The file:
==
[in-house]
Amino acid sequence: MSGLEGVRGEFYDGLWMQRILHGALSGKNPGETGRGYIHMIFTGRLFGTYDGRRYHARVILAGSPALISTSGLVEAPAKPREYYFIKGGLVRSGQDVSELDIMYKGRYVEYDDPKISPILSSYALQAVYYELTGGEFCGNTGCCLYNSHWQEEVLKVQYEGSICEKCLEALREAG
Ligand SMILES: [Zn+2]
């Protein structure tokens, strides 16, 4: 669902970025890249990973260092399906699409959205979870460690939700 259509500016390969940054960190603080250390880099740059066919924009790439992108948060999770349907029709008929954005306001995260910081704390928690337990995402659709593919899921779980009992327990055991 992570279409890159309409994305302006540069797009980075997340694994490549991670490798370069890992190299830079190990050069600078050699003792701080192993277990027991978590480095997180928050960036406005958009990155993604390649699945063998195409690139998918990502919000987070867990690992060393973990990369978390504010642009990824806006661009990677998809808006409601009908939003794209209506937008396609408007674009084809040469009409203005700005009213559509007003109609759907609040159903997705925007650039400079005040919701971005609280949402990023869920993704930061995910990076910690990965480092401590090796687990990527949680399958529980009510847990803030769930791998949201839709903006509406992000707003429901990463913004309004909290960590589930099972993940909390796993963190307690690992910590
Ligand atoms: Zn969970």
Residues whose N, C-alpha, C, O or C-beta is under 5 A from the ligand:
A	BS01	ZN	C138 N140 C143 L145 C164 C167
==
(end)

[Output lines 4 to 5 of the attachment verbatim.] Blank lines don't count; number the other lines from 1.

């Protein structure tokens, strides 16, 4: 669902970025890249990973260092399906699409959205979870460690939700 259509500016390969940054960190603080250390880099740059066919924009790439992108948060999770349907029709008929954005306001995260910081704390928690337990995402659709593919899921779980009992327990055991 992570279409890159309409994305302006540069797009980075997340694994490549991670490798370069890992190299830079190990050069600078050699003792701080192993277990027991978590480095997180928050960036406005958009990155993604390649699945063998195409690139998918990502919000987070867990690992060393973990990369978390504010642009990824806006661009990677998809808006409601009908939003794209209506937008396609408007674009084809040469009409203005700005009213559509007003109609759907609040159903997705925007650039400079005040919701971005609280949402990023869920993704930061995910990076910690990965480092401590090796687990990527949680399958529980009510847990803030769930791998949201839709903006509406992000707003429901990463913004309004909290960590589930099972993940909390796993963190307690690992910590
Ligand atoms: Zn969970």